Transfusion practice

BloodSafe has developed a set of resources to provide clinicians with information on recommended transfusion practices.

Information includes:


Consent is a process – not a piece of paper. Use a competent interpreter when the patient is not fluent in English. 

Give written information and use diagrams where appropriate.

Explain to your patient:

  • Cause/likelihood of bleeding/low blood count (including any uncertainty)
  • Nature of the proposed transfusion therapy – what is involved?
  • Benefits expected?
  • Risks – common and rare but serious?
  • Alternatives – including the risk of doing nothing?

Ask your patient:

  • Is there anything else you would like to know?
  • Is there anything you do not understand?

Refer to your hospital/health service policy for documentation requirements and when/if consent is required. 

For more information about transfusion risks and obtaining consent process, see the: 

Prescribing of blood and blood components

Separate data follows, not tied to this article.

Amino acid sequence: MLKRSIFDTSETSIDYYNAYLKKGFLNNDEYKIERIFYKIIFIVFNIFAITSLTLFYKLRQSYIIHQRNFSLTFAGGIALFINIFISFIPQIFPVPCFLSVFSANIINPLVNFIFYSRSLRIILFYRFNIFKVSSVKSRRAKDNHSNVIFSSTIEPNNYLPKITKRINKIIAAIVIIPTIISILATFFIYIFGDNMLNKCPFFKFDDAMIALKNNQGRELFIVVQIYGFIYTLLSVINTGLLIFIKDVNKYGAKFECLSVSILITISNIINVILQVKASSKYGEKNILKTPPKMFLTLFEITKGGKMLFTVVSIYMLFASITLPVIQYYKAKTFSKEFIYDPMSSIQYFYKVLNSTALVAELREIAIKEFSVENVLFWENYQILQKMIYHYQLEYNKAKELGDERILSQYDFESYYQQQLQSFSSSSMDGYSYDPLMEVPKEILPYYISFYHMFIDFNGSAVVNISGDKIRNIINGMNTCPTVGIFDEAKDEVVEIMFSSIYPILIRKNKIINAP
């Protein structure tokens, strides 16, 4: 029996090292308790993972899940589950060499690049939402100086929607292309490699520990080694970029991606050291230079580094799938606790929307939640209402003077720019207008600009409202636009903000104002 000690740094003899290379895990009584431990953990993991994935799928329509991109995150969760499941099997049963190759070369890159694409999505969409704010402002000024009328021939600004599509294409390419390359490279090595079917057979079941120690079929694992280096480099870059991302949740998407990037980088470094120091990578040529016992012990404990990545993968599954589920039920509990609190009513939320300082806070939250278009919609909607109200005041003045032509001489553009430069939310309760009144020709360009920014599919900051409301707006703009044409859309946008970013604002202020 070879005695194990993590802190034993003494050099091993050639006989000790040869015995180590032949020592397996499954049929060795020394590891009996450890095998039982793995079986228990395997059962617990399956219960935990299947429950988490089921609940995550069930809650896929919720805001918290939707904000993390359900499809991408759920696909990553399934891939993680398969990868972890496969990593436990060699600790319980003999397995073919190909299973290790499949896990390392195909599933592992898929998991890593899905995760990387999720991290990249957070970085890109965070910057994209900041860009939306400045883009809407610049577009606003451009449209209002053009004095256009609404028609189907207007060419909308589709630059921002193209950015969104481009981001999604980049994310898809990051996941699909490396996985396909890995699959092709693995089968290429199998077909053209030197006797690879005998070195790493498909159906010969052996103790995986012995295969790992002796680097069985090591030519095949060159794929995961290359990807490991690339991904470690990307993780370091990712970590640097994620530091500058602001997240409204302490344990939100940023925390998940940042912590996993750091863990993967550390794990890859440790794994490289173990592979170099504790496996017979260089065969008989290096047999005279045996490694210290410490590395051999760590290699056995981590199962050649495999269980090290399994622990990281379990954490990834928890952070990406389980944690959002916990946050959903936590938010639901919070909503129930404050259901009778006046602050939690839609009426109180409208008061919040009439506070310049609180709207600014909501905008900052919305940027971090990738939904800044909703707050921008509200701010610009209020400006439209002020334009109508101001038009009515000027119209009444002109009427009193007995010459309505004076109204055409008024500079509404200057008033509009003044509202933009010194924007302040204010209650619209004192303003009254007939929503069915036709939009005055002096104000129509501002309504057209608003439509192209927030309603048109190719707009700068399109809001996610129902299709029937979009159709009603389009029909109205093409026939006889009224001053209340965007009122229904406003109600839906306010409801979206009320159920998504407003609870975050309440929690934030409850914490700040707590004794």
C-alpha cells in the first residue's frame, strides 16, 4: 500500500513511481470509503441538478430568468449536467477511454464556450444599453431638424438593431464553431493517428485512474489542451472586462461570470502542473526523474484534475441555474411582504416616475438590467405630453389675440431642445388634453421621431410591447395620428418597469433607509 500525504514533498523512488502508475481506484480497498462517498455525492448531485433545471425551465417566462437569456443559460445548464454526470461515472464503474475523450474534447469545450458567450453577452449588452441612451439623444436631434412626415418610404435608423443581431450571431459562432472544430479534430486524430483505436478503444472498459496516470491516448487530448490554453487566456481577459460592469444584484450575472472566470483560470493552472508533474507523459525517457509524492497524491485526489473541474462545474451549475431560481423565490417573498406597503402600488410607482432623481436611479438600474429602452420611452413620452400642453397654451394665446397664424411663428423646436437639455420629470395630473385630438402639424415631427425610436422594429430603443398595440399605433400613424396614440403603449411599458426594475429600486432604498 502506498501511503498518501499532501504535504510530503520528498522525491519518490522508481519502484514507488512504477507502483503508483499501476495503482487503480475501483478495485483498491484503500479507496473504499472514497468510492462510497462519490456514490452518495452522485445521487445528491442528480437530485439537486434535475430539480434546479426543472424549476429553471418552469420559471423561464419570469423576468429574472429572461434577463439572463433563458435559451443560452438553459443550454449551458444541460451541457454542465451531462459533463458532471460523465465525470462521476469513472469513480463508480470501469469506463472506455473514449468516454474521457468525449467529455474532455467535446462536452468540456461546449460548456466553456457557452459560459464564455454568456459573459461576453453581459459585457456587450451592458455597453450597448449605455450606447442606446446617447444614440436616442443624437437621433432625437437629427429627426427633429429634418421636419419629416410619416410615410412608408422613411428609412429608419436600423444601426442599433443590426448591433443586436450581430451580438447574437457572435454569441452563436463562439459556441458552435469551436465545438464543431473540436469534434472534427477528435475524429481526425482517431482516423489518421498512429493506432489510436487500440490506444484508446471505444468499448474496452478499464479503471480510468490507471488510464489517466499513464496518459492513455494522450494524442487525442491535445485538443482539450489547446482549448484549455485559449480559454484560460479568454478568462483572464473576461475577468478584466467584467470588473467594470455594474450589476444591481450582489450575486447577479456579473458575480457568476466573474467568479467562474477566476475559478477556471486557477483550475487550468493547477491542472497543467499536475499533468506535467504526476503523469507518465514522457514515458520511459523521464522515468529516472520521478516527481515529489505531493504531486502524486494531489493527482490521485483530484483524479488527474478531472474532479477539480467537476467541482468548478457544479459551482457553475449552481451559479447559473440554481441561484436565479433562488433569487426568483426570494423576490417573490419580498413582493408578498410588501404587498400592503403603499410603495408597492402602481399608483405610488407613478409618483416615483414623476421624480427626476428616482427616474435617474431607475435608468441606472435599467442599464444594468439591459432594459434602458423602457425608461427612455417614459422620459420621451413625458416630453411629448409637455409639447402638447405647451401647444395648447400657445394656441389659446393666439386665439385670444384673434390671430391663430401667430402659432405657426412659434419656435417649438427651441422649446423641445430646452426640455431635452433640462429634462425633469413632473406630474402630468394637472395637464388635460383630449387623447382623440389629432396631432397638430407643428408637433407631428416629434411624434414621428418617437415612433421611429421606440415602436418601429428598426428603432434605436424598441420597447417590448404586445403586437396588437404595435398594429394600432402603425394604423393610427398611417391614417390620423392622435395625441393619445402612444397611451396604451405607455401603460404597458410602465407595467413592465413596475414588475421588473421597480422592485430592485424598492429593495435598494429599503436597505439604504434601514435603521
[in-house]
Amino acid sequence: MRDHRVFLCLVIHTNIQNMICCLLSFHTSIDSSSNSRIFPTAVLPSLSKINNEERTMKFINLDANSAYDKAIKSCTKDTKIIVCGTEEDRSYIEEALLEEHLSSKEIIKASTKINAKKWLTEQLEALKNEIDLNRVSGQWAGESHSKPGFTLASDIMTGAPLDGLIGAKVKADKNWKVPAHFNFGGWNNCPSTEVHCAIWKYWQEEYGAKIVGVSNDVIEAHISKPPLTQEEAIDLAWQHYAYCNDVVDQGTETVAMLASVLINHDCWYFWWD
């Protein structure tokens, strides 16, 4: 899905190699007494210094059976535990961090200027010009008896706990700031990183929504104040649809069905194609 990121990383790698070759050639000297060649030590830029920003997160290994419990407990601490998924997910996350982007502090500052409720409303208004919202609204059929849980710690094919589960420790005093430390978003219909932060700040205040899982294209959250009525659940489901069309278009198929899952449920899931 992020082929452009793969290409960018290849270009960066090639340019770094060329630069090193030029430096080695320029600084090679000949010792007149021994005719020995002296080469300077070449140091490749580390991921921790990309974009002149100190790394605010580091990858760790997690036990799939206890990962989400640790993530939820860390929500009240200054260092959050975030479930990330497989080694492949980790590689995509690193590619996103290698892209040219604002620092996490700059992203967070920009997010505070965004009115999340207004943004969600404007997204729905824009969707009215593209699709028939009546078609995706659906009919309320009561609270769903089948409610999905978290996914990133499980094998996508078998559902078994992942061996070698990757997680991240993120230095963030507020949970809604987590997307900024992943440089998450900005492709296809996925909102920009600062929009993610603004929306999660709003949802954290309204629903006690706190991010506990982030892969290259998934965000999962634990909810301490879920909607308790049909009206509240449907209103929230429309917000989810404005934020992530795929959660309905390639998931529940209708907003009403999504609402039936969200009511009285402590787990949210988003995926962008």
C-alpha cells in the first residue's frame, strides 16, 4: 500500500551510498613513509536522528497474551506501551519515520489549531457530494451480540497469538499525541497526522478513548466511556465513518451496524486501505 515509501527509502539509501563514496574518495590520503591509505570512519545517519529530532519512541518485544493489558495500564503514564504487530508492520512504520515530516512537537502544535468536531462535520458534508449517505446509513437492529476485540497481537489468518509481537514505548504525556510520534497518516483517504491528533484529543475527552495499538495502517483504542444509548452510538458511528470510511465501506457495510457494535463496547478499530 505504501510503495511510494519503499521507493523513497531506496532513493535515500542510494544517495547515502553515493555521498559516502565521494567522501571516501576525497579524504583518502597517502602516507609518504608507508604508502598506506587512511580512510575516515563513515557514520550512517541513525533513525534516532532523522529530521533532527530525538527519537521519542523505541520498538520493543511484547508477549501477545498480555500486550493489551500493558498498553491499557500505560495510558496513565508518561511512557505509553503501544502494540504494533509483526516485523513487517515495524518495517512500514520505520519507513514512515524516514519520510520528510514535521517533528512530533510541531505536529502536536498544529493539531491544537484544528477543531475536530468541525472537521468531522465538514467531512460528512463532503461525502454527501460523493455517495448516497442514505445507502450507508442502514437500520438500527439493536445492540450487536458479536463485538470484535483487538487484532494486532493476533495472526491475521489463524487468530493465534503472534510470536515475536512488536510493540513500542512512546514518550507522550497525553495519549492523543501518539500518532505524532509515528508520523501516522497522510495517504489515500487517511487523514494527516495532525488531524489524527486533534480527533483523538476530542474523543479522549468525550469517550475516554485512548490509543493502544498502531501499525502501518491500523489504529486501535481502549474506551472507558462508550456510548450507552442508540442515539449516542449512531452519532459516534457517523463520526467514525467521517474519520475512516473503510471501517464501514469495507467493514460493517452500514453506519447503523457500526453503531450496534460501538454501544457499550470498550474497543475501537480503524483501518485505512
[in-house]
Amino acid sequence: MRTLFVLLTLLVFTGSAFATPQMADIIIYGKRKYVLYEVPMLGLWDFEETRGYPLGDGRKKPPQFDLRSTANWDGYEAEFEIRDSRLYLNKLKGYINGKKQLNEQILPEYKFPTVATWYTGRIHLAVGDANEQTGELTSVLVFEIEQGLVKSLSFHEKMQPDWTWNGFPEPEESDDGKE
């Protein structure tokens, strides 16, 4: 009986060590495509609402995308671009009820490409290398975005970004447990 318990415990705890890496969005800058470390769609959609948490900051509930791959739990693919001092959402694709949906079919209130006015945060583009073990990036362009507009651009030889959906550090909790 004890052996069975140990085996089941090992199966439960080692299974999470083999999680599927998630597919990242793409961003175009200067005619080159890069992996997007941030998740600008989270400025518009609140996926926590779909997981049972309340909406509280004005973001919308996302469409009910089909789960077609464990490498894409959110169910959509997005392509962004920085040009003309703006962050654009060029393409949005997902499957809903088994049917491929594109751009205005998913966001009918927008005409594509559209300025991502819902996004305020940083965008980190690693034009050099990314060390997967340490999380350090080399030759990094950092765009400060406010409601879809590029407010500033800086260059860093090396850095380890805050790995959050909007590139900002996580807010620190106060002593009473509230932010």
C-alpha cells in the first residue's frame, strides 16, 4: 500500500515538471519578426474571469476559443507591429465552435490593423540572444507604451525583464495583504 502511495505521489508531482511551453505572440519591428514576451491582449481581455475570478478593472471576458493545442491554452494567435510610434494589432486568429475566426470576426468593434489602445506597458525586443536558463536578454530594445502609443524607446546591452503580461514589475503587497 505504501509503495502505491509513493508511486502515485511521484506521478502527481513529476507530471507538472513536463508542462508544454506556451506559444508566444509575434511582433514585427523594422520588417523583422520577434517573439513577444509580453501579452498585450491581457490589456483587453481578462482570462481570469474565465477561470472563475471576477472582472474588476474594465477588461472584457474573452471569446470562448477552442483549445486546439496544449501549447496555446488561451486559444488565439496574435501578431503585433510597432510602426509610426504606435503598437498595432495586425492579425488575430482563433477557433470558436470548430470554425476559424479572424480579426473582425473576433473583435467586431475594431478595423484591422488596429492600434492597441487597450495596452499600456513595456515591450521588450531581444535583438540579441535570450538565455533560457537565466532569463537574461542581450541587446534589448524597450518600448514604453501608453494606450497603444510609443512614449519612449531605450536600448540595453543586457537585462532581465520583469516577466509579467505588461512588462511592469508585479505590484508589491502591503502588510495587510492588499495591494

Quick reference guides on red cell transfusion for:

When patient's are transfused, a medical records sticker (PDF 104KB) needs to go into the patient's notes. These stickers prompt to help record the clinical indication for red cell transfusion.

Administration of blood and blood components

New blood pack label (ISBT 128) educational and bedside check resources

From mid-November 2018 blood packs will have new labels according to the ISBT 128 standard.  Educational resources to support the use of ISBT 128 labelled blood packs have been developed for SA Pathology and health providers using blood:

Intravenous Immunoglobulin (IVIg) product administration guidelines

Administration guidelines for:

Paediatric transfusion information kit

A Paediatric transfusion information kit has produced to help explain what will happen and why transfusions are needed for children. The kit is available on the Blood transfusions page, or for printed copies contact BloodSafe.

The paediatric transfusion information kit was produced collaboratively by:

  • BloodSafe
  • the Australian Red Cross Blood Service
  • the New Zealand Blood Service
  • the Australian and New Zealand Society of Blood Transfusion.

The kit was originally created by the National Health Service in the UK and has been adapted for Australia and New Zealand. 

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